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Whiteville dedicates new $3.4 million City Hall

About 100 Whiteville residents and guests from outside of town attended ribbon-cutting and flag-raising ceremonies Wednesday at the new Whiteville City Hall.

The building had been under construction for about 14 months and came after council reluctantly decided that the old City Hall in the same location needed to be razed due to persistent mold problems

 
Surrounded by members of city council and other officials, Mayor Terry Mann cuts the ribbon at the new Whiteville City Hall Wednesday afternoon. (Photo by Grant Merritt)

Surrounded by members of city council and other officials, Mayor Terry Mann cuts the ribbon at the new Whiteville City Hall Wednesday afternoon. (Photo by Grant Merritt)

 

The old City Hall – a former post office building built by WPA funds after The Great Depression – had been named the Horace B. Whitley Building in honor of the late mayor who served 34 years. Council chambers in the new building also are named for Whitley, with the lettering containing his name being taken from the old building and used above the entrance to council chambers in the new one.

In addition to serving as City Hall, the building is designed to become a self-sufficient emergency operations center in the event of a citywide emergency. The council meeting room is a particularly large space to accommodate the EOC, and closets line the back wall filled with white boards, tables and technology to quickly assemble an EOC.

Mayor Terry Mann presided over a short program inside council chambers and then cut the ribbon outside the front door. Council members Sara Thompson, Jimmy Clarida, Justin Smith, Tim Collier and Robert Leder attended. The sixth councilman, Tim Blackmon, was unable to attend for medical reasons.

Both Mann and City Manager Darren Currie heaped praise on city staff, especially Finance Director Colburn Brown, for keeping the project on time and on budget. Currie said the city will finance only $1.6 million of the total $3.4 million cost, in large part due to staff efforts to economize where possible. They also praised the decision to tear down the previous City Hall and build a new facility. Their names, along with the names of current council members and past council members Vickie Pait and Harold Troy, are included on a plaque in the new building.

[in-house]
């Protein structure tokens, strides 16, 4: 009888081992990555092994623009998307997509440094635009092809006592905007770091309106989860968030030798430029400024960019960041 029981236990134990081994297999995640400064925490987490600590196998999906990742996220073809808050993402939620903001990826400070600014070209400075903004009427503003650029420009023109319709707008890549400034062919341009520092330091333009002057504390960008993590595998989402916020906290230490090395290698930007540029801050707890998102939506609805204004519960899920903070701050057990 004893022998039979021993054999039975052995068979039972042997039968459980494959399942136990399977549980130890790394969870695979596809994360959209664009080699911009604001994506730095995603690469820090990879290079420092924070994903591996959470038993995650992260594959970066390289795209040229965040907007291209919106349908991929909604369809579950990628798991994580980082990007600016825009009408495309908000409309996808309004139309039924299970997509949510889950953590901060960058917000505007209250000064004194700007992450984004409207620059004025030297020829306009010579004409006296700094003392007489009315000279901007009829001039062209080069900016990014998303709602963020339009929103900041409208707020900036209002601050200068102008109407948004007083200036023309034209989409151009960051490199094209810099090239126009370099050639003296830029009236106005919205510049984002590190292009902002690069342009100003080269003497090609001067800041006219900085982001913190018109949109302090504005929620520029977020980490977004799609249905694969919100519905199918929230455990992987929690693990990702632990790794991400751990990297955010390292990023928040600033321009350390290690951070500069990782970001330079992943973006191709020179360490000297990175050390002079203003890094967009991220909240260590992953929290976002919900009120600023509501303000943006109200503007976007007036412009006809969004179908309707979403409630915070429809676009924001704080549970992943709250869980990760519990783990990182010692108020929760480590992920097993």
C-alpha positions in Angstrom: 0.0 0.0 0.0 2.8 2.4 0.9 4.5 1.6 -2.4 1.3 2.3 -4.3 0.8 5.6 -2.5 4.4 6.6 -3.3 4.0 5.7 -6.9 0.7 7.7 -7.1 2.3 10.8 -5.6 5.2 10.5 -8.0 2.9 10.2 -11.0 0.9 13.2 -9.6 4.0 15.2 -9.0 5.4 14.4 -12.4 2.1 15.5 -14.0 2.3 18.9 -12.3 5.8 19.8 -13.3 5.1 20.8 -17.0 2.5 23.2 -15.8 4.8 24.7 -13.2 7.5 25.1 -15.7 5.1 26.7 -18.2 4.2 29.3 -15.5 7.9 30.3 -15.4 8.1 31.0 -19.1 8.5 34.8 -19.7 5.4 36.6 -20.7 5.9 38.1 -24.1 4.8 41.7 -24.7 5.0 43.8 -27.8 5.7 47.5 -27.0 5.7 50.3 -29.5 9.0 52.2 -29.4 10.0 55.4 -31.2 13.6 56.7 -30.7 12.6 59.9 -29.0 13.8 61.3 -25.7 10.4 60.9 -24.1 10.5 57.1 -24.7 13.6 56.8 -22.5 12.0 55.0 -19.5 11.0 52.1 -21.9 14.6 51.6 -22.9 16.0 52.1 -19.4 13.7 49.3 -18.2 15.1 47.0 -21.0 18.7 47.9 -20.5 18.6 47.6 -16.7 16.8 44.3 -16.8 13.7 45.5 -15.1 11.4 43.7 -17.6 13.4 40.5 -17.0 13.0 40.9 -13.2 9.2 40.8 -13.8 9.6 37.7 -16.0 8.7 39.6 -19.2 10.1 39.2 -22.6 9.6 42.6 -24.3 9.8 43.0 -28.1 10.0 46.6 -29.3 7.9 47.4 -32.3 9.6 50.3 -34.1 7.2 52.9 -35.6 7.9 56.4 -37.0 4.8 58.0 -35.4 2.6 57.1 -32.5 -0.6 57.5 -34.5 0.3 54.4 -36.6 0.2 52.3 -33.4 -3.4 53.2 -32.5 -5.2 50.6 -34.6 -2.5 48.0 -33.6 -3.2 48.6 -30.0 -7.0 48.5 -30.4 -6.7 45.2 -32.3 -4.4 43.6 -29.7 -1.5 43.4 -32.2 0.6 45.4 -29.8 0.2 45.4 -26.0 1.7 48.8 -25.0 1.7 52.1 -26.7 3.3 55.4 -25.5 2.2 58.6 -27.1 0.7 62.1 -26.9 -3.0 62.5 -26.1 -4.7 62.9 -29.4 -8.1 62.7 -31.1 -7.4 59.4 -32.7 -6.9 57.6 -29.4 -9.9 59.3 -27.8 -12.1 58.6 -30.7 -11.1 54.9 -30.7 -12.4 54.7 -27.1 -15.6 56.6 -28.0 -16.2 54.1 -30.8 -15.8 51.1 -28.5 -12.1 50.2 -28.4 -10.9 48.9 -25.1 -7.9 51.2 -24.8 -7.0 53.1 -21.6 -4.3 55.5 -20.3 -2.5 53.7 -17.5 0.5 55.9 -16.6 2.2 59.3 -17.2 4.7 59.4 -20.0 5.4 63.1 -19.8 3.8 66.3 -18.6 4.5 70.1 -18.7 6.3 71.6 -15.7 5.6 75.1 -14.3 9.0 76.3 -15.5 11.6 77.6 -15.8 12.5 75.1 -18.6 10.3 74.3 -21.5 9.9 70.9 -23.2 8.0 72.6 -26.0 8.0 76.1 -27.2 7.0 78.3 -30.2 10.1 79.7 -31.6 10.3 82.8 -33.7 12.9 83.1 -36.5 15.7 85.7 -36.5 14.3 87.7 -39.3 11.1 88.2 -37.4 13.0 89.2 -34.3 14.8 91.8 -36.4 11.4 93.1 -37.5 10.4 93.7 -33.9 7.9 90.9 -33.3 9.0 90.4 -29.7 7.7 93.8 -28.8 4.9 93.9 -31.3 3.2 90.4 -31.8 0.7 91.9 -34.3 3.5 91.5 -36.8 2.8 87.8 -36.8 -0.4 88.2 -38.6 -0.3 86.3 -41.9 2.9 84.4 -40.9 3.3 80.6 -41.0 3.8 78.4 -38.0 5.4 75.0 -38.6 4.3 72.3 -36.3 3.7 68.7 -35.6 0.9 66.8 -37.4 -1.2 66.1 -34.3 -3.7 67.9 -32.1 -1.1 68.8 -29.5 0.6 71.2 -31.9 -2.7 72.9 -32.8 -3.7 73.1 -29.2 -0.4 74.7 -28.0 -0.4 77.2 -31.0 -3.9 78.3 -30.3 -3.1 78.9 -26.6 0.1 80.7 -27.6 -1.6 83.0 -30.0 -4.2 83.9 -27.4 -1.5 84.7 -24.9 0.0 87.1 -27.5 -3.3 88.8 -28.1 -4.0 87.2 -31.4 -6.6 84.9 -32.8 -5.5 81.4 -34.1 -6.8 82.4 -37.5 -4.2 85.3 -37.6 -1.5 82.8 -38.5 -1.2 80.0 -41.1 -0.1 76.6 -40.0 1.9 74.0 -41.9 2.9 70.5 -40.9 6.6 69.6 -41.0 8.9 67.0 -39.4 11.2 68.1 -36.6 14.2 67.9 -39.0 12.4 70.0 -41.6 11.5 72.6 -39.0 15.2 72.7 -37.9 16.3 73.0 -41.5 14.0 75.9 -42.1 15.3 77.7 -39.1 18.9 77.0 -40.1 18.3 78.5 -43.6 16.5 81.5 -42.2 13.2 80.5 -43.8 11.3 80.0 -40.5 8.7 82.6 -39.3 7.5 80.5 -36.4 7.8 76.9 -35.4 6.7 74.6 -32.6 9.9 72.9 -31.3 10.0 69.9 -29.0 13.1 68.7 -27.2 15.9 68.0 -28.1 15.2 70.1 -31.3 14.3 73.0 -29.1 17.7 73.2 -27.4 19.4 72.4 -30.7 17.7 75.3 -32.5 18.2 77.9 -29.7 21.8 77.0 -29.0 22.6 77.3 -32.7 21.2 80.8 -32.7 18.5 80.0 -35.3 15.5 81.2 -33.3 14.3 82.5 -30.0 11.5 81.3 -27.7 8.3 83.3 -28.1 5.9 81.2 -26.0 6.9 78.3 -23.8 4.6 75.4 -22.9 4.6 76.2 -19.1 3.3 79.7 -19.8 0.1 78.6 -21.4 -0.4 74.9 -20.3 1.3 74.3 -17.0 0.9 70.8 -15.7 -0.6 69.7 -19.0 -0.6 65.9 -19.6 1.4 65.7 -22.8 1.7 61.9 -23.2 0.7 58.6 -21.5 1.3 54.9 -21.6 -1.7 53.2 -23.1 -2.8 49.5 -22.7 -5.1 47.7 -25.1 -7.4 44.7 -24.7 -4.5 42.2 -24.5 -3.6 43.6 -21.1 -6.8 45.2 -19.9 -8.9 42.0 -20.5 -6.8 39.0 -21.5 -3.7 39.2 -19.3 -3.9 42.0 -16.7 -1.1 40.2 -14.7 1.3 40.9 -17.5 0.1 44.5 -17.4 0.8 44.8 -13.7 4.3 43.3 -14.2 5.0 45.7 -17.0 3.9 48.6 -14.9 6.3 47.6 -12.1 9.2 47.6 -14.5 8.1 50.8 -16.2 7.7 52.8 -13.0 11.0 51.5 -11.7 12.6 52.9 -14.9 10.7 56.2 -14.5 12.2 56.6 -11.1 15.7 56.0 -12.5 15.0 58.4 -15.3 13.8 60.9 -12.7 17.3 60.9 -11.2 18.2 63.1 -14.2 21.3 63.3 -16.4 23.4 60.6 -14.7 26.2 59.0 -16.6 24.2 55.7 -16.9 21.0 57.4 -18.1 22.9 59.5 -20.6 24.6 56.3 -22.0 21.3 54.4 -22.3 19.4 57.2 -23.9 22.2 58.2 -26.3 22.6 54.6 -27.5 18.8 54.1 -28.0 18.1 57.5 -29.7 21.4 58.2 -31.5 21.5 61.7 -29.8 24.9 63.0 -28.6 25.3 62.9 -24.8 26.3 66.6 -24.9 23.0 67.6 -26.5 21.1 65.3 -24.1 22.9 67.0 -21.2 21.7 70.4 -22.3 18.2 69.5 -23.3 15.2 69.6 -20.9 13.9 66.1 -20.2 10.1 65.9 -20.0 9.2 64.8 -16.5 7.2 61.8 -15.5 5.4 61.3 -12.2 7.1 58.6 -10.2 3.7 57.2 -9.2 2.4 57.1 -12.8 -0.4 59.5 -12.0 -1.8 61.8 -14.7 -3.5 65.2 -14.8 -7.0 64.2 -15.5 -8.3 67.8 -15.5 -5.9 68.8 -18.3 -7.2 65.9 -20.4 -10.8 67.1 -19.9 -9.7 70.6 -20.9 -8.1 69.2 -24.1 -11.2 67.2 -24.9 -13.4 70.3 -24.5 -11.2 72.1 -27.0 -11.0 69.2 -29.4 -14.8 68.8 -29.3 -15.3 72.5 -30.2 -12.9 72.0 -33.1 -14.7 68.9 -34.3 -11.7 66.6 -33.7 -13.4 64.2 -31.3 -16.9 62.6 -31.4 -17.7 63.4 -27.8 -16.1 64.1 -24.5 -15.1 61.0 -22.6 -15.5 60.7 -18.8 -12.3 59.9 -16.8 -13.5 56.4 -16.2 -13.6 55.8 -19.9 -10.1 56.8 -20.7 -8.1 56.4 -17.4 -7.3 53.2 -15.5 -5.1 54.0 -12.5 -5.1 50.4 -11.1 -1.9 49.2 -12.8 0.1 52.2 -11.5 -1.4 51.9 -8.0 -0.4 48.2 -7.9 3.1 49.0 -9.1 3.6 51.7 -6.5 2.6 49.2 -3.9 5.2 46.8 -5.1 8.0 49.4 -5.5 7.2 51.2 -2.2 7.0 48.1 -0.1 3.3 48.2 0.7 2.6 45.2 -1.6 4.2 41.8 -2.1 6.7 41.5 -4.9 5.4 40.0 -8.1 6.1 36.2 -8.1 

Thompson said she was “just happy” to participate in the dedication of the building and Leder voiced similar feelings, praising his current and former colleagues and city staff. “I hope that what people take away from this is that this is not just a big, nice building,” said Councilman Justin Smith after the ceremony, “but that it’s here to serve a purpose, and that purpose is to help provide the 21st century needs of the people of Whiteville.”

Visitors attending the dedication included Leland Mayor Brenda Smith, former City Manager Larry Faison, Columbus County Commissioners Trent Burroughs, James Prevatte, Jerome McMillian and Edwin Russ, County Manager Mike Stephens, Brunswick Mayor Nancy Hill, Pryor Gibson of the N.C. Governor’s office and Lake Waccamaw Town Manager Gordon Hargrove. Dr. Marc Whichard, recently installed as the new superintendent of Whiteville City Schools, also was introduced to attendees.

Members of the Whiteville Fire Department color guard raised flags during the opening ceremony. The U.S. flag has flown over the U.S. Capitol and the state flag has flown over the N.C. Capitol.

Rep. David Rouzer, R-N.C., obtained the U.S. flag. The county’s legislative delegation – Sen. Danny Britt, Rep. Brenden Jones and Rep. Carson Smith – all of whom were present for the grand opening, obtained the state flag.

Attendees got to tour the building after opening ceremonies. The city shut down operations at the temporary City Hall for good Wednesday afternoon. Offices were closed Thursday and Friday for the move of equipment and files to the new City Hall, which will officially open for business Monday at 8:30 a.m.

Stuart Rogers